The service is hosted on Telstra's cloud and built on Google Maps - meaning it's unlikely to go offline in the case of high demand (such as after Christmas lunch).

As a bonus, data for the map is available in data.gov.au for people to mashup and reuse, and apps have been independently developed for Android and Windows mobile devices.


Britain: 
The Great British Public Toilet Map (http://greatbritishpublictoiletmap.rca.ac.uk/)

The Great British Public Toilet Map isn't a government-run service, however was developed in 2012 using open data released by councils as part of the Tackling Ageing Continence through Theory Tools and Technology TACT3 research project.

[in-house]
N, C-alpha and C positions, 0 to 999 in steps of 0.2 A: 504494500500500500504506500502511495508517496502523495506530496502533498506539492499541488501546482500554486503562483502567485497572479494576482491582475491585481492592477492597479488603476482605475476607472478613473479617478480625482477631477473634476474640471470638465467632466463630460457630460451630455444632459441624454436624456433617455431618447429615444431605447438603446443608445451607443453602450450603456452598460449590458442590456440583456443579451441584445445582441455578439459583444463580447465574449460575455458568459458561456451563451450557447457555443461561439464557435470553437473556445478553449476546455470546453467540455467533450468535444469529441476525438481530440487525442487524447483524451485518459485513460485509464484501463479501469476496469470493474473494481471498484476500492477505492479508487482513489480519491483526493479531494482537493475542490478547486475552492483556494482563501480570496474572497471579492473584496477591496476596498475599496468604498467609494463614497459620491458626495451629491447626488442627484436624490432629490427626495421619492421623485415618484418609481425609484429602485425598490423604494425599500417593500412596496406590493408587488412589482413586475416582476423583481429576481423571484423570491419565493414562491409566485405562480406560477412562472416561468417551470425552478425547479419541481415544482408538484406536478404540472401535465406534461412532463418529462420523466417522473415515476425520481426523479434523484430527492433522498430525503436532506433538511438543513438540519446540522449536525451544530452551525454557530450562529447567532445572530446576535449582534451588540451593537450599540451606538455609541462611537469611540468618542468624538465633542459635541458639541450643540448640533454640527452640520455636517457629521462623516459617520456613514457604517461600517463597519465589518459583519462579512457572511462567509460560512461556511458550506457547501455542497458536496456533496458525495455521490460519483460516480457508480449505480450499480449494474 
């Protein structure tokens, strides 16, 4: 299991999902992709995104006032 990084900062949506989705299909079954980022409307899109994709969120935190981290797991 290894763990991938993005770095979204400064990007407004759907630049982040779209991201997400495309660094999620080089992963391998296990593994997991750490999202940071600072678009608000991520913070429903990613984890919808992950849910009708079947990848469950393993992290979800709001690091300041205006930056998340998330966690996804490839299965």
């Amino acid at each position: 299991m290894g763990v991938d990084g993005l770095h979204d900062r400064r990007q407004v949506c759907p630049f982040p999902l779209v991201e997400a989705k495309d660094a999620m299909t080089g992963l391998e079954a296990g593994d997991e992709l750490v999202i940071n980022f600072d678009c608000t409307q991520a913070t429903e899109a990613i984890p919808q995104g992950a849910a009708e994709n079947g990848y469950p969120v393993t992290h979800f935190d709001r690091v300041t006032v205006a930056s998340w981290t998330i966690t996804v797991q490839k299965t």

The Map is actually not even of all of Britain - being limited to London and a few other cities, where councils and other government authorities release data on toilets.

The Great British Public Toilet Map only features a basic search feature and zoom, with none of the trip, sharing or favouriting features in Australia's service. Information on individual toilets is limited - with some toilets having opening times, details on accessibility and baby change facilities, but most being limited to only the location.

There is some open data on toilets available from the UK's data.gov.uk - but only for one London council. This means that developers in the UK don't really have much ability to create sites or apps that help people locate toilets when they need them.

Given it is estimated that there's up to 6 million people in the UK suffering some form of urinary incontinence, plus millions of tourists and business travellers visiting the UK each year, it's disappointing to see the lack of a true national British Public Toilet Map, whether provided publicly or privately using open data.